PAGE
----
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Wednesday, February 01, 2012

Using namespace - fixing the problem

We just had the "using namespace std, versus std:: all over the place" conversation at work.  The usual: "using namespace" can lead to had to find bugs.

Behavior can change when functions, methods, and operators are imported when a new "using namespace" line is added possibly leading to an import being bound instead of a preexisting function, because of the prioritization implicit in overloading / polymorphism.

(Some of the toughest bugs to find in this area have involved templates. Templates in libray Lib1 using a naked name such as foo(T1,T2), that are used in Lib2, and whose naked name foo gets bound to something in Lib3... up until the time Lib4 is imported via "using namespace", at which time it gets changed.)

I spouted the standard reason not to allow "using namespace".  But I hate myself for doing so, since I find code that is cluttered up by std:: ugly to read.

So of course I try to think about what the real problem is.

The real problem is that some names, functions, operators, methods match multiple prototypes in different libraries.  And the match chosen may change in major ways with minor edits (or, possibly even worse, in minor ways with minor edits).

So, let's look at these one at a time:

First, some names, functions, operators, methods match multiple prototypes in different libraries.

(1) Surely the compiler could compare namespaces, and warn the user about names that might possibly conflict - that might possibly be coerced to different instances in different modules/libraries/namespaces. (Heck, I think that such an ability might be useful even inside the same library/module/namespace.)

(2) Specifically, perhaps an given use of a name that is remapped via overloading/polymorphism could warn if there was more than one possible mapping?  Especially if in separate libraries/modules/namespaces?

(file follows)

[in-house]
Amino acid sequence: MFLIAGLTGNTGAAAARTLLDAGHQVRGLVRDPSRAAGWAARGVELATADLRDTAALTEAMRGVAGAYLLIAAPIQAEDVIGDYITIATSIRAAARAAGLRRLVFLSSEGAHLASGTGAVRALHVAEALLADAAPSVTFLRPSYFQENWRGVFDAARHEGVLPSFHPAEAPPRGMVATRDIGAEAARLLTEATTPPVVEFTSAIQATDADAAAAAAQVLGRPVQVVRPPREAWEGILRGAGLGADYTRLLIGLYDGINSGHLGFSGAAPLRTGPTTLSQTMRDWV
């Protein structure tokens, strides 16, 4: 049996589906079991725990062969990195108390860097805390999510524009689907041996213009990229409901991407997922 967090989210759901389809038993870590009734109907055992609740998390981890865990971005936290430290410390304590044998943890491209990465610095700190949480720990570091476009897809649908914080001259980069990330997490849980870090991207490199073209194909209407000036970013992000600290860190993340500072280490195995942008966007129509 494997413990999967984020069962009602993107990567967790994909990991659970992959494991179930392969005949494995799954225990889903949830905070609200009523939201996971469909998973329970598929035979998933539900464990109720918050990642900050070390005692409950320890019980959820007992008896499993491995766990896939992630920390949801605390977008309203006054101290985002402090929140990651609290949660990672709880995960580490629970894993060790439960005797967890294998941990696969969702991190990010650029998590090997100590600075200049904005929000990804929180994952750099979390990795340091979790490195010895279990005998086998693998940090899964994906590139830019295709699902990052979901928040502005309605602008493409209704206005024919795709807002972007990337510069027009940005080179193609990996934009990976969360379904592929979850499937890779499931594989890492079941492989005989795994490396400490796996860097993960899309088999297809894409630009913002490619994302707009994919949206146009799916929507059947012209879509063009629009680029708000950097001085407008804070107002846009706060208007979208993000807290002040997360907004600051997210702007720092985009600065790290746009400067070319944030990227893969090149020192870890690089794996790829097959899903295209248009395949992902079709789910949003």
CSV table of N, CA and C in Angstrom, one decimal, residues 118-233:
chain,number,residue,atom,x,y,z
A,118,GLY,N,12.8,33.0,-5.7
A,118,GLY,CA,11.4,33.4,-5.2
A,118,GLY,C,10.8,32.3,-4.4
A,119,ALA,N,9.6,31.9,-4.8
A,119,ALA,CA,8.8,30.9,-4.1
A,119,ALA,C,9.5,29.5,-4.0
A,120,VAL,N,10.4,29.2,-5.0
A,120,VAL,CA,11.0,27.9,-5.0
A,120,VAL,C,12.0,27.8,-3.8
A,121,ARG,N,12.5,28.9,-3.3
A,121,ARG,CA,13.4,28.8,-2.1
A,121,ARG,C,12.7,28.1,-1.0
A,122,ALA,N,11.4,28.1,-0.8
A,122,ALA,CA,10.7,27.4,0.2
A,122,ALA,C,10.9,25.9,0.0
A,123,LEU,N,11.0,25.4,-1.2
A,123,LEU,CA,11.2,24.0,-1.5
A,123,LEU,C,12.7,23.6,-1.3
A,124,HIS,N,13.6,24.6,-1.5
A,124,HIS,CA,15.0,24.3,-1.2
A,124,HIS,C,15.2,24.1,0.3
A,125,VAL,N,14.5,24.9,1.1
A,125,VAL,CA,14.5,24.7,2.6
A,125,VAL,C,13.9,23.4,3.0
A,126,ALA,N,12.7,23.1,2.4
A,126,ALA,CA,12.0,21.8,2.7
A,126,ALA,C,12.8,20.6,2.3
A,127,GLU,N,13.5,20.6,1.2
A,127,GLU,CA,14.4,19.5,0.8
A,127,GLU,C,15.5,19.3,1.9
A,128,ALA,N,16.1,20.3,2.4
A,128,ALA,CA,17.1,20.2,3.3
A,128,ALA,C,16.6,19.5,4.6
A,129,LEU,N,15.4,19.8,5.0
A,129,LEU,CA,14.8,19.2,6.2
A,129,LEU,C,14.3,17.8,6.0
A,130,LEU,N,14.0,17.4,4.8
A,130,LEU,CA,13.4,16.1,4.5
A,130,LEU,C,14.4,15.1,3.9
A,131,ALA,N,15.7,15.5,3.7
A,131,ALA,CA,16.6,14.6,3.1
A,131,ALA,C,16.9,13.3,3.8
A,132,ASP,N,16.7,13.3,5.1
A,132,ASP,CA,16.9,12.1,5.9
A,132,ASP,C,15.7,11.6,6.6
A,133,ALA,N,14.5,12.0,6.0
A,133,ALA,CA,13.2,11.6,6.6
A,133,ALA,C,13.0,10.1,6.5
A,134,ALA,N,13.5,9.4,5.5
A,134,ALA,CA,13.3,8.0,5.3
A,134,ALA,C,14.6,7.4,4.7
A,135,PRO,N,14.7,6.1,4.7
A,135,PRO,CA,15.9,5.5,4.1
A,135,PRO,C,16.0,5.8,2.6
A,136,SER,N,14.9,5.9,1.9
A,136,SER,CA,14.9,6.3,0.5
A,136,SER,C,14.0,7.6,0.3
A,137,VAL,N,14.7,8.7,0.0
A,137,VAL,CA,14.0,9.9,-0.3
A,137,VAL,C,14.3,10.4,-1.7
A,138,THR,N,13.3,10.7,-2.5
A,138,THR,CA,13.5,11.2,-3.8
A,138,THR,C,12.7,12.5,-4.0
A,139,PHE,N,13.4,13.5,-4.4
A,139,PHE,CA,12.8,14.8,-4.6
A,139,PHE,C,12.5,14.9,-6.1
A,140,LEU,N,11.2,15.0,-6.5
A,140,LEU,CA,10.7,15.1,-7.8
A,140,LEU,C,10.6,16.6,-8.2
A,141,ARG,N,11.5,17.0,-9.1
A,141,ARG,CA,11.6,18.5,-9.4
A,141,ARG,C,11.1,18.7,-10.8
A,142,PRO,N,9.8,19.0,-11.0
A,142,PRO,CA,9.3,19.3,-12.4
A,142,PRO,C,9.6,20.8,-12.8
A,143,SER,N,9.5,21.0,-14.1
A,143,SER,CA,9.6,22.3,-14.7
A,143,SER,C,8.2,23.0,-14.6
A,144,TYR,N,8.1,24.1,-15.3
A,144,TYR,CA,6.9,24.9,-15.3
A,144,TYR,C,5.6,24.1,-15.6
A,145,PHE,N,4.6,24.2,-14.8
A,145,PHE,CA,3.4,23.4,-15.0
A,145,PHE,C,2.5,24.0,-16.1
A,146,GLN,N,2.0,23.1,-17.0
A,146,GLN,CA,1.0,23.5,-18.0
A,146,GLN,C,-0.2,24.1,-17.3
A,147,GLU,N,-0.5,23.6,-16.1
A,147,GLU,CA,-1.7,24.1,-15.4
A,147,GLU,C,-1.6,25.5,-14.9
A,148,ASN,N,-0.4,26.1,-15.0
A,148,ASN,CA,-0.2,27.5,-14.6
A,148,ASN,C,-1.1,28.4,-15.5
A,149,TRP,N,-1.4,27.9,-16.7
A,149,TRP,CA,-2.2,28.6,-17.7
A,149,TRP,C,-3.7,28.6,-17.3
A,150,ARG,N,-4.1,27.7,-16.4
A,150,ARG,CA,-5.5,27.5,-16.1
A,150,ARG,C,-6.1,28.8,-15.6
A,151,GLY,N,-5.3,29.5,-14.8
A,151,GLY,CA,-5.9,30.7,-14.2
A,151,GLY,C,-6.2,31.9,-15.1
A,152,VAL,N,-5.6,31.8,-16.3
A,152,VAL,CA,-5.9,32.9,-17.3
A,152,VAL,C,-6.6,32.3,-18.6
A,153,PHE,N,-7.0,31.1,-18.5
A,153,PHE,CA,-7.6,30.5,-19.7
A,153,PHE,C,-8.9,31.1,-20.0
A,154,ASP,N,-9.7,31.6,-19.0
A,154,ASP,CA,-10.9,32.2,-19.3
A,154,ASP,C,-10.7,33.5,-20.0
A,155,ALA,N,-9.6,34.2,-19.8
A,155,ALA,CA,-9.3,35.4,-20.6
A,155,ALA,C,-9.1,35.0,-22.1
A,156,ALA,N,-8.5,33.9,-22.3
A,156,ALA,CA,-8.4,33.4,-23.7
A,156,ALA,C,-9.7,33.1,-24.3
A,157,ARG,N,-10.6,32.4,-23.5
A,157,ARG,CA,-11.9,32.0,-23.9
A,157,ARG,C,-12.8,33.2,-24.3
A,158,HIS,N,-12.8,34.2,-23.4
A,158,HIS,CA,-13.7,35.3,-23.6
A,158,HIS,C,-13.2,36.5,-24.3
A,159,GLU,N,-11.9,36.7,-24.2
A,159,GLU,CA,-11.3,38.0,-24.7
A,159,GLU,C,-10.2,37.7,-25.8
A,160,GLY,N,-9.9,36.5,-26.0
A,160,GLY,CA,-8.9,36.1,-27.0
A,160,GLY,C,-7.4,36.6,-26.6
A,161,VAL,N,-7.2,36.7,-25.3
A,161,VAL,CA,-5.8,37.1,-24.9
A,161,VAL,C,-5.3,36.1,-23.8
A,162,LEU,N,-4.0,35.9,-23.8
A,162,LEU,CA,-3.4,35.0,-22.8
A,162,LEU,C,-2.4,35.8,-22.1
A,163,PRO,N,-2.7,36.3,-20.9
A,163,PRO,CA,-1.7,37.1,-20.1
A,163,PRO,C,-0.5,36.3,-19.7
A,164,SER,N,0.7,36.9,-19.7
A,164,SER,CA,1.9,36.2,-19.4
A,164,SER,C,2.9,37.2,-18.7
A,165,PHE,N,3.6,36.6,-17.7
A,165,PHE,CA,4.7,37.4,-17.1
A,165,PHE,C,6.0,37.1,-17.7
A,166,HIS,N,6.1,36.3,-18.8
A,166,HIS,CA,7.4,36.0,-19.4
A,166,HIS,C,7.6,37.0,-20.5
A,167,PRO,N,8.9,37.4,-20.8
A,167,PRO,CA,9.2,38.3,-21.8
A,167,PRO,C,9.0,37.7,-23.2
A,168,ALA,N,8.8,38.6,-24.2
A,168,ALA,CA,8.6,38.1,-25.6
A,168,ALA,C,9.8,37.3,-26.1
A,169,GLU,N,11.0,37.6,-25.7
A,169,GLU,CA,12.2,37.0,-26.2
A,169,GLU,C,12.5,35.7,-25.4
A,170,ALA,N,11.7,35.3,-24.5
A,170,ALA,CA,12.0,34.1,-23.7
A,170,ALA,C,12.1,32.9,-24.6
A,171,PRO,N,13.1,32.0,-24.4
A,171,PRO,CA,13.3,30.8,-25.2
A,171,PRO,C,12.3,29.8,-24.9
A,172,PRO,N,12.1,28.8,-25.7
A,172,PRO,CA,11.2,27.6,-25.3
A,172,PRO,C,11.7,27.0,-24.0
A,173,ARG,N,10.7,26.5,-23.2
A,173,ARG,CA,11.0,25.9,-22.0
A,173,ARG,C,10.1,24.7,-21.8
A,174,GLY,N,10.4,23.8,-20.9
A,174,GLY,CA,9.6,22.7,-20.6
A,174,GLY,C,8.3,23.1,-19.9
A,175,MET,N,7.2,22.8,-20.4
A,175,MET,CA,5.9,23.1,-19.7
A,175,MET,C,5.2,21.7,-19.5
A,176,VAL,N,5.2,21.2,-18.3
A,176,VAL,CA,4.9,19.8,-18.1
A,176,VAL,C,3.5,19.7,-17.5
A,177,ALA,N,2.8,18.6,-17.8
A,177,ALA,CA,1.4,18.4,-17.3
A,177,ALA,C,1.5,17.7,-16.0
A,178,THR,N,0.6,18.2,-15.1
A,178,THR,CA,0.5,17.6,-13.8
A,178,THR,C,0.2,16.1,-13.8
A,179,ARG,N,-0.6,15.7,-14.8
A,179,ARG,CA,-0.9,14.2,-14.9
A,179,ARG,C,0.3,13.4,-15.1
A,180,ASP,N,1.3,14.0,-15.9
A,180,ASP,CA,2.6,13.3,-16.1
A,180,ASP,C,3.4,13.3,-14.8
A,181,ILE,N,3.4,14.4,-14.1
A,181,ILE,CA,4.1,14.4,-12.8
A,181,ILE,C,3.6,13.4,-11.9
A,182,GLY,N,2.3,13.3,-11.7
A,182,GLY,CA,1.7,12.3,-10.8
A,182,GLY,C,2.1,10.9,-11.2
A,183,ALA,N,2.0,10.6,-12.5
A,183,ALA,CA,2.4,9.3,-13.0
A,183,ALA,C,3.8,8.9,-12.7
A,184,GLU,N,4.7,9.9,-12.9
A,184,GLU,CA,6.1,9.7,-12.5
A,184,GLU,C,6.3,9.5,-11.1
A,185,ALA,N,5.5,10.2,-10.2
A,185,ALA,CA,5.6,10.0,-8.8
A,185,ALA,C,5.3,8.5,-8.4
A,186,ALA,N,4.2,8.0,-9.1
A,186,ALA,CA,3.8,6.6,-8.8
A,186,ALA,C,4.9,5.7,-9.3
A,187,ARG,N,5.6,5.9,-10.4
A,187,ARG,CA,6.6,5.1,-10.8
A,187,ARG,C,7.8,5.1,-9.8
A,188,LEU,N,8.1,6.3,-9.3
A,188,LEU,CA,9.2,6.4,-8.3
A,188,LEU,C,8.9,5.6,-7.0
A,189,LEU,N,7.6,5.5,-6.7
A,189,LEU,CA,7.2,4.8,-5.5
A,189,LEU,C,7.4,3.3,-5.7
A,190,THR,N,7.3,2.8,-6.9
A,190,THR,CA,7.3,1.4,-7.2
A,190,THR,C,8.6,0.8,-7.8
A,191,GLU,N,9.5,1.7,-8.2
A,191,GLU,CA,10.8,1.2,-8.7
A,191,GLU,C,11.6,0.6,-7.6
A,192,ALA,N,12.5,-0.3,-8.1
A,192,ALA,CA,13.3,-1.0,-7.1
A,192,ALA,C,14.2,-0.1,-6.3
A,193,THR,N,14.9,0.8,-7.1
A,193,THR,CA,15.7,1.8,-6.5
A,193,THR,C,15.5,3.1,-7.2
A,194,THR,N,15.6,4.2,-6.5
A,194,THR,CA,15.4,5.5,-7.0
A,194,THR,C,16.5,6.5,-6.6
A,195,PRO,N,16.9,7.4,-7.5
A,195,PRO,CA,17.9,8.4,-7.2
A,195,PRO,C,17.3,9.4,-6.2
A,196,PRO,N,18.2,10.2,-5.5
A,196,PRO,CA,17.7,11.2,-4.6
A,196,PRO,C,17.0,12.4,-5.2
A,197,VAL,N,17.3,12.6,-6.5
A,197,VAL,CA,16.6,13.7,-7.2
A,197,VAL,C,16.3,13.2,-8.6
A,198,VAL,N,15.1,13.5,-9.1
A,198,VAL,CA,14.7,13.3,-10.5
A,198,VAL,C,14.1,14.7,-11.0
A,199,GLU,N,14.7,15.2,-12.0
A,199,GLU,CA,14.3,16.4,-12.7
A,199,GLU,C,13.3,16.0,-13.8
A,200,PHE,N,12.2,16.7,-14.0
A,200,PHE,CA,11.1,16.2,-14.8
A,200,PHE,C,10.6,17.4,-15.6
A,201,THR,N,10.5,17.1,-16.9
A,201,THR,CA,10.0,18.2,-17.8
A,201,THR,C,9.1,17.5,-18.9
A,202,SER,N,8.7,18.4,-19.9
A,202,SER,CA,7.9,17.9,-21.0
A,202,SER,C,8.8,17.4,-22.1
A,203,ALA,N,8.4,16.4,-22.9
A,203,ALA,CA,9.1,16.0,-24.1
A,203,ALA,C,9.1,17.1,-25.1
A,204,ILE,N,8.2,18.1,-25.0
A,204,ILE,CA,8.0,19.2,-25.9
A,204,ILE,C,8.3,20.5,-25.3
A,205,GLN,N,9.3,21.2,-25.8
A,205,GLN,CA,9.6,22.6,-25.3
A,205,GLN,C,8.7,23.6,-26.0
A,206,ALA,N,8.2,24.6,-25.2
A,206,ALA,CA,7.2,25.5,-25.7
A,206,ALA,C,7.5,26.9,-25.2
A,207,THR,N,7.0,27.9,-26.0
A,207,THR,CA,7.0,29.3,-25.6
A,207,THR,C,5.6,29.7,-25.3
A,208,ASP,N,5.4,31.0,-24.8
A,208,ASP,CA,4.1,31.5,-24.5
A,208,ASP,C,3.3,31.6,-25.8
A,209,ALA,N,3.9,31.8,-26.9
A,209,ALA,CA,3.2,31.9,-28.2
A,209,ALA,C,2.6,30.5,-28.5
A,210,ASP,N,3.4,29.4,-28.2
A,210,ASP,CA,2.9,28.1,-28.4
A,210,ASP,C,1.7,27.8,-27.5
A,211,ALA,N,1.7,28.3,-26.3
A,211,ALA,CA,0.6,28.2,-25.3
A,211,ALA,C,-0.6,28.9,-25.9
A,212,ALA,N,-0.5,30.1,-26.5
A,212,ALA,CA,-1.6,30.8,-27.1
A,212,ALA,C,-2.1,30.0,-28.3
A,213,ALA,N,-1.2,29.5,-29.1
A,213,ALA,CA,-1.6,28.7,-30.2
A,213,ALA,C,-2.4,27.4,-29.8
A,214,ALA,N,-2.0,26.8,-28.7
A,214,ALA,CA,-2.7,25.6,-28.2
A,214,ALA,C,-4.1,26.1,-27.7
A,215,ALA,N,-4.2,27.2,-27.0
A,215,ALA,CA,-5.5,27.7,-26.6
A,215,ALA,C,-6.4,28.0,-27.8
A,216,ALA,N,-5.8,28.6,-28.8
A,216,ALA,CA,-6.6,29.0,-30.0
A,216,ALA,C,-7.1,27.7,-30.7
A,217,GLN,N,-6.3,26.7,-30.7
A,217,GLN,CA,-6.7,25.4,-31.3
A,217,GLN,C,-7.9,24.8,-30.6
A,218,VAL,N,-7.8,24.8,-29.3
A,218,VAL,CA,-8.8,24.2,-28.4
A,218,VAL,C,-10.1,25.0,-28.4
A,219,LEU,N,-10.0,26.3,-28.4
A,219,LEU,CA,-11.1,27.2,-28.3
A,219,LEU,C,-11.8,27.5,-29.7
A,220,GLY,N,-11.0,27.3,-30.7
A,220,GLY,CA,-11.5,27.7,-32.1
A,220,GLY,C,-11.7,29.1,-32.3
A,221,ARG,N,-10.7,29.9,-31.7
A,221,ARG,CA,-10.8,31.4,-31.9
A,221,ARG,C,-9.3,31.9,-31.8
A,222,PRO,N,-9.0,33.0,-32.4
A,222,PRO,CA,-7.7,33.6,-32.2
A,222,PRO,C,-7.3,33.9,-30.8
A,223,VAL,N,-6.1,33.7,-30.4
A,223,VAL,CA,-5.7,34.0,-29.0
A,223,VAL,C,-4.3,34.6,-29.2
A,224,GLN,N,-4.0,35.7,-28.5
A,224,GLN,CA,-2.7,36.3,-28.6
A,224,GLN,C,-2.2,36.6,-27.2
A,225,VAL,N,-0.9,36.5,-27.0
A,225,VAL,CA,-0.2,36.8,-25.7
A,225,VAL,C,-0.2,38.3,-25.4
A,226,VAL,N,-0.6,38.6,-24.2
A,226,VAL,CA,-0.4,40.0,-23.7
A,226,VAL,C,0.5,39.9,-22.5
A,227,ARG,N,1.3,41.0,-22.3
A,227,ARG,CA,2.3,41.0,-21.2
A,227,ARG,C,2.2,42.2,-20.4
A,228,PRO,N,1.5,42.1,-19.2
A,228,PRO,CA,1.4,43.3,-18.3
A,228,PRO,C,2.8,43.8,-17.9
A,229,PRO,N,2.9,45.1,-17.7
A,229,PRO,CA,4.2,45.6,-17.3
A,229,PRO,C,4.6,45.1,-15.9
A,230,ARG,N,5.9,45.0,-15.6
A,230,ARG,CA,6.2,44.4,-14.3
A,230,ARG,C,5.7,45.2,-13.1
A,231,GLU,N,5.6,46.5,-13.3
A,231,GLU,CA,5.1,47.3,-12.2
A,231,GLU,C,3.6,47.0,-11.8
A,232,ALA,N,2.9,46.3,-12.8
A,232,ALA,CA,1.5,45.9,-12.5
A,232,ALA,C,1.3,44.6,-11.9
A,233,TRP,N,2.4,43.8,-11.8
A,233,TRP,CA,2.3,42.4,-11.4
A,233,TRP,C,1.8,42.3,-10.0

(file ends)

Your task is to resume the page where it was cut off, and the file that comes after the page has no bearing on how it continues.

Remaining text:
Second, the match may change:

(3) Perhaps the editing/build system could record which overloading is applied at every point in the source code.  And warn when it changes.

Like so much source annotation, this would have to be resilient across edits.  But, that's what patch, and so many VCS, do.  Heck, it would even be useful if only inexactly resilient across edits - if there was just a table of source module/name -> dest module/instance mappings, and that was diffed.

1 comment:

Paul A. Clayton said...

Could this issue be handled (or its problems reduced) by better development tools which reduced the visual impact of (possibly hid) the qualifier? E.g., the developer might see [glyph-representing-std::]variable_name or [glyph-representing-non-local-namespace]variable_name or font or color might be used to indicate that there is qualifying information.

The fully qualified name could be revealed to the human reader and would be available to the compiler.

(To be practical, it seems that such would require a form of autocompletion in the development tools.)

(From the little I have read, development tools which indicated something of the implied nature of some C++ statements could be useful.)

Side thought: I wonder if it would be useful to extend namespace assignments to include a namespace aggregate. E.g., "namespace tools = { power::screwdriver, manual::hammer, power::drill, manual::file, manual::saw};" would collect these names into a single group. For a simple implementation/semantic (where no 'tools::' qualified identifier would need further qualification), it would probably be difficult for the programmer to develop useful aggregates (but such might be easily added to C++). A more complex implementation might allow reduced qualification such as 'tools::screwdriver::', but such would only be useful if there was a substantial hierarchy of namespaces.

Well, that's a lot of blah, blah, blah. Anyway, thanks for bringing me to think.